It’s true that Apple made tablets – portable computers with a slate design – a mainstream gadget with their iPad, even though there existed a lot of similar devices before that. Not only did they make it more accessible by selling the iPad at a price point that was agreeable to the masses, but the support from the Cupertino giant’s iTunes App Store with its massive number of iPad specific apps also helped the device’s popularity. Even though competitive manufacturers jumped onto the bandwagon with their similar Android based offerings, even today, the iOS App Store sports a much larger number of tablet-optimized apps in comparison to Google Play Store.
Android tablets have come a long way since their inception, evolving into a much varying platform than the convention to which iOS has stuck with since the beginning. With Ice Cream Sandwich (Android 4.0), the gap between separate Android versions (and interfaces, for that matter) for smartphones and tablets was bridged, allowing users to take advantage of the larger screen real-estate on tablets under the same, unified operating system. This also opened doors for certain manufacturers to impose their own skins upon Android, giving it a completely unique look. This, in particular, applies to the Barnes & Noble Nook, and the Kindle Fire lineup from Amazon.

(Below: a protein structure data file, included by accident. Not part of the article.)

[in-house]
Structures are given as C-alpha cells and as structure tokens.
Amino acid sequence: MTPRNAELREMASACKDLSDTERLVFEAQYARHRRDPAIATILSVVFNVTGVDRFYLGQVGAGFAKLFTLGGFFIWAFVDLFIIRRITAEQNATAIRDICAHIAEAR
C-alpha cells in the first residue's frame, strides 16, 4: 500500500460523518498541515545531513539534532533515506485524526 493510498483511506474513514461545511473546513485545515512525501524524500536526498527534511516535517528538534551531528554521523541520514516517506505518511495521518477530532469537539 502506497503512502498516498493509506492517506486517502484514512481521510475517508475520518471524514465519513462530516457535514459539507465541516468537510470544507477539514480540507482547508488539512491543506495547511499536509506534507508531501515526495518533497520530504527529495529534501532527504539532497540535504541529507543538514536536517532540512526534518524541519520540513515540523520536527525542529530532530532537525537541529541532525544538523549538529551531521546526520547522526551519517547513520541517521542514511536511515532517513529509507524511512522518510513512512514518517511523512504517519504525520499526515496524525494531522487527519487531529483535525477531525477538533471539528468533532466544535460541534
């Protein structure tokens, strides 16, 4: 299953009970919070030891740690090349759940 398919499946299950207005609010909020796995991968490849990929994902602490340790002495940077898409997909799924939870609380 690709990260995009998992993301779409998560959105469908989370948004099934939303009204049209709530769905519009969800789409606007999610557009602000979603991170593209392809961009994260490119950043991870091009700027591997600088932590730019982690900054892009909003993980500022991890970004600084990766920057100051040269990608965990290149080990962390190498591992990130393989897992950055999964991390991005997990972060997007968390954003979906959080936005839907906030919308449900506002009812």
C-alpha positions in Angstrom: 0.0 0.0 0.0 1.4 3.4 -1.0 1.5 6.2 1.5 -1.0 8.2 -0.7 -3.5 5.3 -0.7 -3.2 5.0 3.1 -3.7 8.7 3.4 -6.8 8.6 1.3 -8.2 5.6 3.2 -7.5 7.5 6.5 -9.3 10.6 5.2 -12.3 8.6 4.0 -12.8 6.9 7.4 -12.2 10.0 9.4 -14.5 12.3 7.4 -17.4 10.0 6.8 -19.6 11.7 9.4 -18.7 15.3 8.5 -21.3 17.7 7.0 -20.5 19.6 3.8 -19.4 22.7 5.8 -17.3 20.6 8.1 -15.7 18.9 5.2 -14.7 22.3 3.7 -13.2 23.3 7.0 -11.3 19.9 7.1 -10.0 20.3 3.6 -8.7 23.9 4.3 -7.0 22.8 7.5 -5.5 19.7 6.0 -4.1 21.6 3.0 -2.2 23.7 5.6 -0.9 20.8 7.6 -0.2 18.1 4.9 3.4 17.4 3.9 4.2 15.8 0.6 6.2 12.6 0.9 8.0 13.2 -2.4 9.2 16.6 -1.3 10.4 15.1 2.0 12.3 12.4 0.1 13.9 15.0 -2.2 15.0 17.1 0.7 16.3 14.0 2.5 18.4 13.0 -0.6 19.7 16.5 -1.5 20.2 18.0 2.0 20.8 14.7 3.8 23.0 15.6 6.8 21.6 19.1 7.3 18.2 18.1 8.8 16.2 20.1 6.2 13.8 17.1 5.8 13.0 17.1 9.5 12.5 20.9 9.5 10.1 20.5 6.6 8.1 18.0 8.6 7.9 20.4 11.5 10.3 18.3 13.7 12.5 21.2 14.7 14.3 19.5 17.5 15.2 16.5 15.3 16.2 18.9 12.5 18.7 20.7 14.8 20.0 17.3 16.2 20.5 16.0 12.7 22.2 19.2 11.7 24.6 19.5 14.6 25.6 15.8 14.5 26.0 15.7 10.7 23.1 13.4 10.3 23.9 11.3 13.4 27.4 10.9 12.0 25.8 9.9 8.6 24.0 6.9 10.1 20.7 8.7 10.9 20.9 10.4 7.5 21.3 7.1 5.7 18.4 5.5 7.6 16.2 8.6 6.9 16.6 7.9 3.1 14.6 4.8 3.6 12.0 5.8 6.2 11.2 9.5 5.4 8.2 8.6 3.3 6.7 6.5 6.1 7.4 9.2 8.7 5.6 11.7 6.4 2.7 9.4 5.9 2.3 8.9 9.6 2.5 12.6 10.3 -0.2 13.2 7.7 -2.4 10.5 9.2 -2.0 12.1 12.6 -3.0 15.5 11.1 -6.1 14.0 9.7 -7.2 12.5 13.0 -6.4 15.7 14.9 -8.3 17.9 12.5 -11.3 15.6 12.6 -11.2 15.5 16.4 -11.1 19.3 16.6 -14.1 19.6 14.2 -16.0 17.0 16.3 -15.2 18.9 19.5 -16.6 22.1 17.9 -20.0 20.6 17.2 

Now, let’s face it – the Amazon home screen pretty much sucks, and the worst part is that you cannot really change it unless you intend to modify your device. The Kindle Fire series also doesn’t come with traditional Google Apps (including Play Store), even though the device can operate these. To counter both these, you may want to consider using KindleFree. It’s a free app (with a paid version available) that will allow you to disable the Amazon home screen, replace it with another launcher of your choice, and get Google Apps, including Play Store, on Kindle Fire HD, plain and simple.
There are a few limitations to KindleFree, some of which are specific to the free version. For one, the app was tested only on Kindle Fire HD, and although it should work for all second generation Kindle Fire devices, they’re not officially supported. Second, it requires root access, and will not root the device itself (if you’re looking for a method to root your Kindle Fire HD, you may check out our rooting guide). The free version will only give you access to custom launchers and Play Store, while with the paid one, you can also install Google apps. The latter will also let you block lock screen ads from Amazon.
KindleFree can be obtained from the source link below.
(Source: KindleFree for Android on Play Store)
Make sure to check out our Android Apps gallery to explore more apps for your Android device.